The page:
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1894-1978 • American
Norman Rockwell painted The Buggy Ride during one of the most prolific yet transitional points in his career. His Saturday Evening Post covers and national advertisements had transformed him into a celebrity. Other publications were vying for his talent, going so far as to offer him twice what the Post paid, yet he remained loyal to the publication that brought him recognition. The "Roaring 20s" brought changes in nearly every facet of American life, including art. Rockwell began receiving much pressure to abandon his unique sentimentality for more humor. Thankfully, Rockwell kept the nostalgic element that makes his paintings so beloved. He did, however, begin to change his perspective on the subjects he chose, as seen in the current work, The Buggy Ride. In this heartwarming painting, Rockwell evokes the fond memories of young love, as this couple enjoys an evening ride and each other’s companionship. Such sentimental works continue to remind all who view them of the simpler times that are all-soon forgotten with the onset of adulthood.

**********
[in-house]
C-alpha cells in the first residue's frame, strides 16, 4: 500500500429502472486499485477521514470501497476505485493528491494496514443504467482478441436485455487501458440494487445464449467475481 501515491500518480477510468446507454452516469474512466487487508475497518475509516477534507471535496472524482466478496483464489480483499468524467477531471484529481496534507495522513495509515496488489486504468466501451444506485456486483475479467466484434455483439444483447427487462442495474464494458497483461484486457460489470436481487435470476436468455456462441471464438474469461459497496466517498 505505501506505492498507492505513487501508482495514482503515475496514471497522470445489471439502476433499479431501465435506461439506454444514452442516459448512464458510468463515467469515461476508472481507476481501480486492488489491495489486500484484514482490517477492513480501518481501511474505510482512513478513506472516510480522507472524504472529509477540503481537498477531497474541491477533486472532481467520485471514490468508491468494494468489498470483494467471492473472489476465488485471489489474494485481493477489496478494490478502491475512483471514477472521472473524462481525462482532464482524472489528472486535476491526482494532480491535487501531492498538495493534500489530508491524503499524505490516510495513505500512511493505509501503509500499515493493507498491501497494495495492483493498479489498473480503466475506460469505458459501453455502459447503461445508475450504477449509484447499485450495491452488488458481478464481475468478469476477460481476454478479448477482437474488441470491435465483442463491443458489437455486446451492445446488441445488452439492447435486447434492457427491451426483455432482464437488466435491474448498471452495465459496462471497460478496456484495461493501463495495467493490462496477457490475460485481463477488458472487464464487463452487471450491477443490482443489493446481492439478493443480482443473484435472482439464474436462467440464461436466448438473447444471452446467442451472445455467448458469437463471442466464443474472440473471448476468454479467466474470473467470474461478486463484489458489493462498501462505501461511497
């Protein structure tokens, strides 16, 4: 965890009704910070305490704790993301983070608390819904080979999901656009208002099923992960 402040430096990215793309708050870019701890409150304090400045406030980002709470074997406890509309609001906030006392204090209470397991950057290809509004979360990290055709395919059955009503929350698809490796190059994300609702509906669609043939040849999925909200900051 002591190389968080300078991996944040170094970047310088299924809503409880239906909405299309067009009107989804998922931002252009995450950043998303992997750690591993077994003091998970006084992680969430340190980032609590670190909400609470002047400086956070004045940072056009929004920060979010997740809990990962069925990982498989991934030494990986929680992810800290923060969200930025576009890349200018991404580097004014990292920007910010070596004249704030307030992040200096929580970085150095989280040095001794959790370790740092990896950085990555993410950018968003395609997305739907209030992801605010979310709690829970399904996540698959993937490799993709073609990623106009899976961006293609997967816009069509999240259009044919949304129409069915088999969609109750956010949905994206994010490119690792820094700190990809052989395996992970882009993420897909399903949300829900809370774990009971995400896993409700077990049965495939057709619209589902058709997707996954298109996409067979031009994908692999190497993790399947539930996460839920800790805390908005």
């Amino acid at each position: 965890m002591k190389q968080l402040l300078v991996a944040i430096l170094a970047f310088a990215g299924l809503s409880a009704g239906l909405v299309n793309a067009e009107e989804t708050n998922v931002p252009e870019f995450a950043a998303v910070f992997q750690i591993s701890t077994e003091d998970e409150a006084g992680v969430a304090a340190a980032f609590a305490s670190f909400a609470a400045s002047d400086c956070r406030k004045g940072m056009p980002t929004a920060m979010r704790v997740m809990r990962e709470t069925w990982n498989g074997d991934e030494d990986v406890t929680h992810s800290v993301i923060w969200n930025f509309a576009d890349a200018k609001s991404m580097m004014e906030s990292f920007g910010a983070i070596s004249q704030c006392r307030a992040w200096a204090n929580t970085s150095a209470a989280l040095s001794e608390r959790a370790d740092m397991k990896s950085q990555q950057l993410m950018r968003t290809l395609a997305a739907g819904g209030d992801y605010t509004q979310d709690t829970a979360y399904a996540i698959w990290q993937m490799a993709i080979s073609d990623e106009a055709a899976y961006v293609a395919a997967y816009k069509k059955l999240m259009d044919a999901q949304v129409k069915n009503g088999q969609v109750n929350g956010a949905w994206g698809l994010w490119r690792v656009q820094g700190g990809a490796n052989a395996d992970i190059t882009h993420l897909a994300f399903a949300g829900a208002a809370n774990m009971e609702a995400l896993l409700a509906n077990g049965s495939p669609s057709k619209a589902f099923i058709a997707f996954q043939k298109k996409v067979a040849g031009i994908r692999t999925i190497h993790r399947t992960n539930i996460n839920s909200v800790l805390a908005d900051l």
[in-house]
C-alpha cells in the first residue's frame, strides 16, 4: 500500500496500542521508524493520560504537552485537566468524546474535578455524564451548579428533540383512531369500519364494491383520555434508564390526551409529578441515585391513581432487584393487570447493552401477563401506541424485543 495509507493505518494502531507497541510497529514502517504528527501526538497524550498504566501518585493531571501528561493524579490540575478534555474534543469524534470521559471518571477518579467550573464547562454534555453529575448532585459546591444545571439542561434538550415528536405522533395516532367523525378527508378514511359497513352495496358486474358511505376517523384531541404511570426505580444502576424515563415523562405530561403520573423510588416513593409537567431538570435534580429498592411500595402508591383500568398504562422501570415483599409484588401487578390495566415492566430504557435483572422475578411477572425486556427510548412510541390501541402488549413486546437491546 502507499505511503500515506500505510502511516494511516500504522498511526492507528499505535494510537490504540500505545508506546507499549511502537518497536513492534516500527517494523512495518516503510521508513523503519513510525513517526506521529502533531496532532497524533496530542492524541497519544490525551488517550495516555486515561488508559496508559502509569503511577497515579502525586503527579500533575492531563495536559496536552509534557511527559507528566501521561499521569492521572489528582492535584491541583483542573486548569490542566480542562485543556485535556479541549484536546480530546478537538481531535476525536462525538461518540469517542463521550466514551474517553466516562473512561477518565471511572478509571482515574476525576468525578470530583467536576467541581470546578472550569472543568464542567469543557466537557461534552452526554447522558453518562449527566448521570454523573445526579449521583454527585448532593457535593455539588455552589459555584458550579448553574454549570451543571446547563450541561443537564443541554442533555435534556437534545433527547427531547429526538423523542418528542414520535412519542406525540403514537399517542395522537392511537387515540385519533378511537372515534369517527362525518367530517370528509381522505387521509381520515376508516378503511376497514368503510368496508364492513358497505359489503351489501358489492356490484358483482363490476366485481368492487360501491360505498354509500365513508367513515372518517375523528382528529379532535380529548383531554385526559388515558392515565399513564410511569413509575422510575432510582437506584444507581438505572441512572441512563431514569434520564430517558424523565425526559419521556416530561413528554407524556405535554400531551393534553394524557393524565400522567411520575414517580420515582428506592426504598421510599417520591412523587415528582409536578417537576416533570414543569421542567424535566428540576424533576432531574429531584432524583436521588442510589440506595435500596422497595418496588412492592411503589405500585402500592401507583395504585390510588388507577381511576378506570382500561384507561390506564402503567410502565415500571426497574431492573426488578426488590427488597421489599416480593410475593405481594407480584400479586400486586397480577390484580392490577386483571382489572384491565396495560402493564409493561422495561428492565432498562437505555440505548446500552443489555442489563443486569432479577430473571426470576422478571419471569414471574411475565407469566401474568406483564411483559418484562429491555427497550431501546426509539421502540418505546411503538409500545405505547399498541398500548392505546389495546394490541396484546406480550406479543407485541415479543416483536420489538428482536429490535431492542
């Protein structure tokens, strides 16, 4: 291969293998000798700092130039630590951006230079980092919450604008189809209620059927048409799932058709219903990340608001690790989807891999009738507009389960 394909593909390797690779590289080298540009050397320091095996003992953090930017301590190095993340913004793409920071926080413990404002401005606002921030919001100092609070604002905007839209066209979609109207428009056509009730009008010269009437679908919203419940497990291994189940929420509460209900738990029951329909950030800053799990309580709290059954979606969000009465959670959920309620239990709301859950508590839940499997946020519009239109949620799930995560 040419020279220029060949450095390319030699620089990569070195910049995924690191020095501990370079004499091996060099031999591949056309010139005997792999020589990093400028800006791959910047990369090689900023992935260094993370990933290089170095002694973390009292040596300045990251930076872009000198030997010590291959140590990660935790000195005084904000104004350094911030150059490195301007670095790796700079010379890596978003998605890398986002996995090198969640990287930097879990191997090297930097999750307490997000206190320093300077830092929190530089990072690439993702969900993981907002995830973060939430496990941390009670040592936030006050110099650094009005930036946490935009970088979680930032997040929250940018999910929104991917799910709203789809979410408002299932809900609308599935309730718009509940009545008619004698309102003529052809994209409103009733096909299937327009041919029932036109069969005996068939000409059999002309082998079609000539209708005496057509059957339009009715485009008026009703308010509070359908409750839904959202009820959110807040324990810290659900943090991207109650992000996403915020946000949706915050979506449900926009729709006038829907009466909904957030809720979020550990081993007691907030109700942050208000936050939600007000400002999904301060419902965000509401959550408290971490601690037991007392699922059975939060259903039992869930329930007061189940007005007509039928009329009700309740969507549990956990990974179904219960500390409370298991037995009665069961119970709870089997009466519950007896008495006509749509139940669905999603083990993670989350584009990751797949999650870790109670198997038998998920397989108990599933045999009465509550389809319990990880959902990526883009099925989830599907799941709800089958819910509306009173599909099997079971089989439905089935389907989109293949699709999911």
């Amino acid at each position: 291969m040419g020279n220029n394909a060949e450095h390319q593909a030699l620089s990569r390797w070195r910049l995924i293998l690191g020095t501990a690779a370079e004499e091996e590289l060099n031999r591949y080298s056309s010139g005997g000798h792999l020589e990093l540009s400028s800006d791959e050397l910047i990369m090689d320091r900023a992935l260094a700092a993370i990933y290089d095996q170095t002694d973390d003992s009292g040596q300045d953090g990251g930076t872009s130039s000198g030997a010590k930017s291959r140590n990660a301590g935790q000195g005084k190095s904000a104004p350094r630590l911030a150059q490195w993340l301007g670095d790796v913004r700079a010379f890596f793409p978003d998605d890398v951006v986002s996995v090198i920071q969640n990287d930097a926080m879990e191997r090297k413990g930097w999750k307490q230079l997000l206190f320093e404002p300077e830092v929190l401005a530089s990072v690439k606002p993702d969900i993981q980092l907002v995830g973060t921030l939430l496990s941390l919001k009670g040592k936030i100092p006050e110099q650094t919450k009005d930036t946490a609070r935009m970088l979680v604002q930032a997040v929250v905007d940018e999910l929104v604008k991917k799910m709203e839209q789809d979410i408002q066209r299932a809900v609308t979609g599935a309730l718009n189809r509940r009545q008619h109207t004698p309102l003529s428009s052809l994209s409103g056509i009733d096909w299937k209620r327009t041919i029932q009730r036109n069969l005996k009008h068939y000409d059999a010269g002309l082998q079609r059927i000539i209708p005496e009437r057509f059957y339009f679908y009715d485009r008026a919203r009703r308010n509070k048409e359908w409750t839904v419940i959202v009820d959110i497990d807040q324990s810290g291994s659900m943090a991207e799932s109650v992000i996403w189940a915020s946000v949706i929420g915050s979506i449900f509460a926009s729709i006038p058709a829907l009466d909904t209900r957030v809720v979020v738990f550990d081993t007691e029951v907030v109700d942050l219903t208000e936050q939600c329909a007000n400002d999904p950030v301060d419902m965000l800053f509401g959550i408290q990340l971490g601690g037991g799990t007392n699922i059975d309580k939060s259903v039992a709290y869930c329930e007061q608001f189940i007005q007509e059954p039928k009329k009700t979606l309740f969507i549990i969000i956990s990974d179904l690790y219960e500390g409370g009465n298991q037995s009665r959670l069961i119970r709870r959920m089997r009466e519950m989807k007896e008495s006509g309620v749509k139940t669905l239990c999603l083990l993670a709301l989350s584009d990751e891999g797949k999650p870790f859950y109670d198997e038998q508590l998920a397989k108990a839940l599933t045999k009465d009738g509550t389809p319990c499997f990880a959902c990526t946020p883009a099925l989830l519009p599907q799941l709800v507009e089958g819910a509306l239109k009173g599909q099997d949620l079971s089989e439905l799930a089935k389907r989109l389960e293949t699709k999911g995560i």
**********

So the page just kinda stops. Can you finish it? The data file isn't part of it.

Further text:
It was Rockwell’s gift for composing these charming and universally nostalgic scenes that struck a cord with America like no other paintings before, or since. Norman Rockwell led a very long and incredibly successful career as an artist. His first commission was painted when he was only 16 and his irresistible paintings of American life made him the American illustrator of the 20th century. Rockwell said himself, “Without thinking too much about it in specific terms, I was showing the America I knew and observed to others who might not have noticed.” Painting poignant pictures that graced the covers of Literary Digest, The Saturday Evening Post, Life, Country Gentleman, and Look magazines, Rockwell's distinguished career earned him the Presidential Medal of Freedom in 1977, the highest honor bestowed upon an American civilian.